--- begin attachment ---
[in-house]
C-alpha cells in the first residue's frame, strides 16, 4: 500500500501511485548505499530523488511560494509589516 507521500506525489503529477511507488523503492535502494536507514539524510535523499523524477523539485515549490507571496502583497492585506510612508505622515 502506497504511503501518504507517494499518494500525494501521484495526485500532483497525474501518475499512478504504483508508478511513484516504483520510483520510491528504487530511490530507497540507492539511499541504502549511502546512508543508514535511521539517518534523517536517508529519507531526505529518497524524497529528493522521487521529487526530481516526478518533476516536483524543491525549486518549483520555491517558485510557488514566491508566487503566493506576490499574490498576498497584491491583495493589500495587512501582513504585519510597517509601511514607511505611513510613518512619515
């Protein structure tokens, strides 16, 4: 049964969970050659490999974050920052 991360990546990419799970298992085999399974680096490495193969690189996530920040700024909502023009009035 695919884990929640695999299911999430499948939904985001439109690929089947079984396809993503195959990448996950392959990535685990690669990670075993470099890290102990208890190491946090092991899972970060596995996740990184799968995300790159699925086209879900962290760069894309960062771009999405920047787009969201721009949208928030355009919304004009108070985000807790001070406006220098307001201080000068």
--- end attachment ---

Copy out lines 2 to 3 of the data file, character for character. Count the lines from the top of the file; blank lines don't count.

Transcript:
C-alpha cells in the first residue's frame, strides 16, 4: 500500500501511485548505499530523488511560494509589516 507521500506525489503529477511507488523503492535502494536507514539524510535523499523524477523539485515549490507571496502583497492585506510612508505622515 502506497504511503501518504507517494499518494500525494501521484495526485500532483497525474501518475499512478504504483508508478511513484516504483520510483520510491528504487530511490530507497540507492539511499541504502549511502546512508543508514535511521539517518534523517536517508529519507531526505529518497524524497529528493522521487521529487526530481516526478518533476516536483524543491525549486518549483520555491517558485510557488514566491508566487503566493506576490499574490498576498497584491491583495493589500495587512501582513504585519510597517509601511514607511505611513510613518512619515
């Protein structure tokens, strides 16, 4: 049964969970050659490999974050920052 991360990546990419799970298992085999399974680096490495193969690189996530920040700024909502023009009035 695919884990929640695999299911999430499948939904985001439109690929089947079984396809993503195959990448996950392959990535685990690669990670075993470099890290102990208890190491946090092991899972970060596995996740990184799968995300790159699925086209879900962290760069894309960062771009999405920047787009969201721009949208928030355009919304004009108070985000807790001070406006220098307001201080000068």